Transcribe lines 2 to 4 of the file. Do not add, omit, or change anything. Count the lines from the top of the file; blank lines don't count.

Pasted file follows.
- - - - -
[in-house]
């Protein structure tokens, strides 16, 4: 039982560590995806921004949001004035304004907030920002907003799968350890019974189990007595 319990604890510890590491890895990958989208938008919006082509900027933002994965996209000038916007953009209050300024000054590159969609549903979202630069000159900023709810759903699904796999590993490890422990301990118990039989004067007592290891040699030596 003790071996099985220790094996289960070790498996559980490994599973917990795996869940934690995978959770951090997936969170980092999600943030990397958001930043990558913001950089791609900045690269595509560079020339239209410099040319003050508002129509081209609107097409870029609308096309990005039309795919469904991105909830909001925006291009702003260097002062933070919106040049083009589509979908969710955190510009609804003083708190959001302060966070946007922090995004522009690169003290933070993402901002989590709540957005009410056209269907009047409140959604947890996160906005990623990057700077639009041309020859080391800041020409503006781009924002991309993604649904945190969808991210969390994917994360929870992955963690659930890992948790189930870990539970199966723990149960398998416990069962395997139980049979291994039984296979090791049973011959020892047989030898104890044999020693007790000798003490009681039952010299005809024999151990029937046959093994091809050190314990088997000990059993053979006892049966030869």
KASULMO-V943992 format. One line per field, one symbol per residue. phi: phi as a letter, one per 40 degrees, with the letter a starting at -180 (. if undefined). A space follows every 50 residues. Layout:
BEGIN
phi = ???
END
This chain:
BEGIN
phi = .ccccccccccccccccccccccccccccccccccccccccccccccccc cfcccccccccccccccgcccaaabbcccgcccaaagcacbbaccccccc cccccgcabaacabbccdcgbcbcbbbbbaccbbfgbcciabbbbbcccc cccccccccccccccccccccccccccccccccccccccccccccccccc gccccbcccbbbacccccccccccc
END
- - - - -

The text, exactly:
């Protein structure tokens, strides 16, 4: 039982560590995806921004949001004035304004907030920002907003799968350890019974189990007595 319990604890510890590491890895990958989208938008919006082509900027933002994965996209000038916007953009209050300024000054590159969609549903979202630069000159900023709810759903699904796999590993490890422990301990118990039989004067007592290891040699030596 003790071996099985220790094996289960070790498996559980490994599973917990795996869940934690995978959770951090997936969170980092999600943030990397958001930043990558913001950089791609900045690269595509560079020339239209410099040319003050508002129509081209609107097409870029609308096309990005039309795919469904991105909830909001925006291009702003260097002062933070919106040049083009589509979908969710955190510009609804003083708190959001302060966070946007922090995004522009690169003290933070993402901002989590709540957005009410056209269907009047409140959604947890996160906005990623990057700077639009041309020859080391800041020409503006781009924002991309993604649904945190969808991210969390994917994360929870992955963690659930890992948790189930870990539970199966723990149960398998416990069962395997139980049979291994039984296979090791049973011959020892047989030898104890044999020693007790000798003490009681039952010299005809024999151990029937046959093994091809050190314990088997000990059993053979006892049966030869």
KASULMO-V943992 format. One line per field, one symbol per residue. phi: phi as a letter, one per 40 degrees, with the letter a starting at -180 (. if undefined). A space follows every 50 residues. Layout:
BEGIN